Trustees are required to take ownership of stewardship. No longer can this be delegated to their fund managers, but instead, the DWP are encouraging trustees to continually engage with asset managers on their voting policies and voting records. The DWP are emboldening trustees to seek assurances from fund managers as part of the appointment process, asking them to check “whether the manager’s approach is aligned with the scheme’s approach to stewardship“ and report annually on how they will monitor their asset manager’s voting policy.

Going forward, trustees will be required to explain whether voting undertaken by fund managers reflects their own stewardship and voting policy, which in turn should take into account and act in the “best interests” of the end investor.

While in the US last week, Senator Dan Sullivan presented a Bill before the US Senate Committee on Banking, Housing and Urban Affairs requesting that

investment advisors of passively managed funds vote proxies in accordance with the instruction of fund investors, and not at the discretion of the adviser

  • thus returning the voting power back to the beneficial owners.

So, what now?

In the UK, the first step to democratizing the voting landscape is to offer shareholders the ability to articulate their expression of wish to their fund manager(s). While the US market may be slightly more advanced than the UK in terms of when any potential voting changes may be enacted in law, the direction of travel is the same in both markets.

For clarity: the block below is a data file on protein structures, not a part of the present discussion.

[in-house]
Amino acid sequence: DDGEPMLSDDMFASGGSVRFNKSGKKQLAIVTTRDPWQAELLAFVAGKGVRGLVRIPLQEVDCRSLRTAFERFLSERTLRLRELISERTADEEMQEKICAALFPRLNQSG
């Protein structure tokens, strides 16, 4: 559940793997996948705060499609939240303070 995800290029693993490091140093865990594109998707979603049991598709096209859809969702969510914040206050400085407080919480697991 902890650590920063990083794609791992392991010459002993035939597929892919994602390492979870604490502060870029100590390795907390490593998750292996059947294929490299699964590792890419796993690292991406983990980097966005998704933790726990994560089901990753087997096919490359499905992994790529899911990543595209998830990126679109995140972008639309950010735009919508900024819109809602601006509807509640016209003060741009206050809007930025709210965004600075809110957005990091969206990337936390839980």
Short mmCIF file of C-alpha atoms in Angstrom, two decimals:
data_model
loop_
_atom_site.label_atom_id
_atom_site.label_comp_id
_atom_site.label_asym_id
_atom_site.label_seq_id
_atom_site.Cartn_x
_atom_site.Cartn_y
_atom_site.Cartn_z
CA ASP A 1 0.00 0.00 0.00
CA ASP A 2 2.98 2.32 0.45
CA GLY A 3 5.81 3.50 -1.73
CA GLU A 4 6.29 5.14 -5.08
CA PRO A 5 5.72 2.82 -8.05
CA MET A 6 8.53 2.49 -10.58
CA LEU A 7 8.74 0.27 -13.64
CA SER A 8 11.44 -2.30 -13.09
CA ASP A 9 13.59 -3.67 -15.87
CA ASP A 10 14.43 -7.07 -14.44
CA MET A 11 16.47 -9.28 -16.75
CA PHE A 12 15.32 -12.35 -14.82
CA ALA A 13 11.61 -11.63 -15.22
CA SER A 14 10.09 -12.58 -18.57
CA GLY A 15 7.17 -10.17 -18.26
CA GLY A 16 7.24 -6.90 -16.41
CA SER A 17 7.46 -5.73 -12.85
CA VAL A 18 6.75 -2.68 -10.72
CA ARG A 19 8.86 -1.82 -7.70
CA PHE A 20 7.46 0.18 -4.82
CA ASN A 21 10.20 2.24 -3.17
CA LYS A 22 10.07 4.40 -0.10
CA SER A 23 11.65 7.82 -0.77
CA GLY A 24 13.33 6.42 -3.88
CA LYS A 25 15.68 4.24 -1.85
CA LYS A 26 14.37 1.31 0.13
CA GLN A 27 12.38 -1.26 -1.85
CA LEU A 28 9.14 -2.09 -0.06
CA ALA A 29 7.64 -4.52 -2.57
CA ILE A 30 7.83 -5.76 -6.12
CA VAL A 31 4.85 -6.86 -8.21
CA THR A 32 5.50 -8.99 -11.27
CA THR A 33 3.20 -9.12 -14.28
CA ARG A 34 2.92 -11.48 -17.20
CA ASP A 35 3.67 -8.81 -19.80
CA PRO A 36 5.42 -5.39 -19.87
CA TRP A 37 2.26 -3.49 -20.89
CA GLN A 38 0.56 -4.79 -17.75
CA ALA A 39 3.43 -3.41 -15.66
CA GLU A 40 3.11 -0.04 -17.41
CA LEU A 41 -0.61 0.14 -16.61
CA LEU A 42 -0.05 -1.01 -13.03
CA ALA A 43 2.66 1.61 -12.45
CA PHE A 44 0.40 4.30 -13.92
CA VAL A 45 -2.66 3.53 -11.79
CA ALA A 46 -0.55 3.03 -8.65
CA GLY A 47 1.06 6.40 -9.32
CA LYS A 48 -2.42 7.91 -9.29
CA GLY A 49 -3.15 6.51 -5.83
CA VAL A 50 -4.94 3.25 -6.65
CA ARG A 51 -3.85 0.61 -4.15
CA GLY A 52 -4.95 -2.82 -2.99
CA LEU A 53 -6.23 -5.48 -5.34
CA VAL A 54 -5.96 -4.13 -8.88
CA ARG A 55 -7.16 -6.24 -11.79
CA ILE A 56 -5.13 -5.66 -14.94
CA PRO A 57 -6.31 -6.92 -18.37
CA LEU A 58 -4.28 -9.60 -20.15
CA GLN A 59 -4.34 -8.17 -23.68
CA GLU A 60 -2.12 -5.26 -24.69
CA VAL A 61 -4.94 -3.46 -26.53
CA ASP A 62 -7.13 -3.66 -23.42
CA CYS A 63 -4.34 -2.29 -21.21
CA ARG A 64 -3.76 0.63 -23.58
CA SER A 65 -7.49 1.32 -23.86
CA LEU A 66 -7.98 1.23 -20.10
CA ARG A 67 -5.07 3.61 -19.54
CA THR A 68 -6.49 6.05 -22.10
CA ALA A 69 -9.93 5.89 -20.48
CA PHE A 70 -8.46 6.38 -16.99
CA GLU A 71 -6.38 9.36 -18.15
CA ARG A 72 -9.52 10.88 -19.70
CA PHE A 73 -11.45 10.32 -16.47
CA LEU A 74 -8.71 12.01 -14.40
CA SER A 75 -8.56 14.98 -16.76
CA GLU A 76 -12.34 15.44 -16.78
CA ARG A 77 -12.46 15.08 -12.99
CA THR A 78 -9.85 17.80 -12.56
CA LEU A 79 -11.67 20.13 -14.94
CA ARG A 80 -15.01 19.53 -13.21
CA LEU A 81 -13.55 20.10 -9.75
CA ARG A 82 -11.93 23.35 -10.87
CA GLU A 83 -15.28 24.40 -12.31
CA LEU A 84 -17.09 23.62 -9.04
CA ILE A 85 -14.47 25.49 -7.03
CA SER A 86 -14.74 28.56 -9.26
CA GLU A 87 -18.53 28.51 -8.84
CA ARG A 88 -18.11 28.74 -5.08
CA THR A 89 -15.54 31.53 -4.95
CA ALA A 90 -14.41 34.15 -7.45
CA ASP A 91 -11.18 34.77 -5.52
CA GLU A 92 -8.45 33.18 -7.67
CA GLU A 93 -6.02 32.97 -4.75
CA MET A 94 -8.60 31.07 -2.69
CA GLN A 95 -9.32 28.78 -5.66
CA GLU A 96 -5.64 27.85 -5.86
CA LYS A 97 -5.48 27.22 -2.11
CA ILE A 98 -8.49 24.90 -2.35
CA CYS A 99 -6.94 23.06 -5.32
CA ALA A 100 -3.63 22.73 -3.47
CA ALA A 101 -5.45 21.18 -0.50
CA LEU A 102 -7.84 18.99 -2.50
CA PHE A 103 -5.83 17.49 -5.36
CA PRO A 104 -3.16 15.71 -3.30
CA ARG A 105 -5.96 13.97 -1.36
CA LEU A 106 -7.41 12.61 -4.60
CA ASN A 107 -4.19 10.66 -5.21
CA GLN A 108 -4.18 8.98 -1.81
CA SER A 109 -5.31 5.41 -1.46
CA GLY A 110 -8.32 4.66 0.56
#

The UK Report of the Taskforce on Pension Scheme Voting Implementation (September 2021) recommended that “all asset managers should offer pooled fund investors the opportunity to set an expression of wish”, with additional support outlined in the United Nation’s Principles for Responsible Investing, the UK Stewardship Report, and likely to come from a much-anticipated Investment Association Report later this year.

In short…

While someway short of offering shareholders an ability to ‘execute’ their voting wishes (rather than merely indicate an expression of wish) the latest noises in the market represent a great first step in returning rights to shareholders.

It’s about time more asset managers like BlackRock took notice.

Here to help

At Tumelo, we care about shareholder engagement and we have been helping pension and fund managers to give their investors a voice on issues they care about.

We are currently working with schemes to bring technological solutions that allow them to:

  1. increase engagement by casting an Expression of Wish to fund managers
  2. increasing the level of trust and loyalty with investors through visibility of voting records
  3. improve efficiency by supporting stewardship responsibilities

We welcome the outcome of the consultation from the DWP and look forward to enabling schemes to address these outcomes seamlessly.

About henry tapper

Founder of the Pension PlayPen,, partner of Stella, father of Olly . I am the Pension Plowman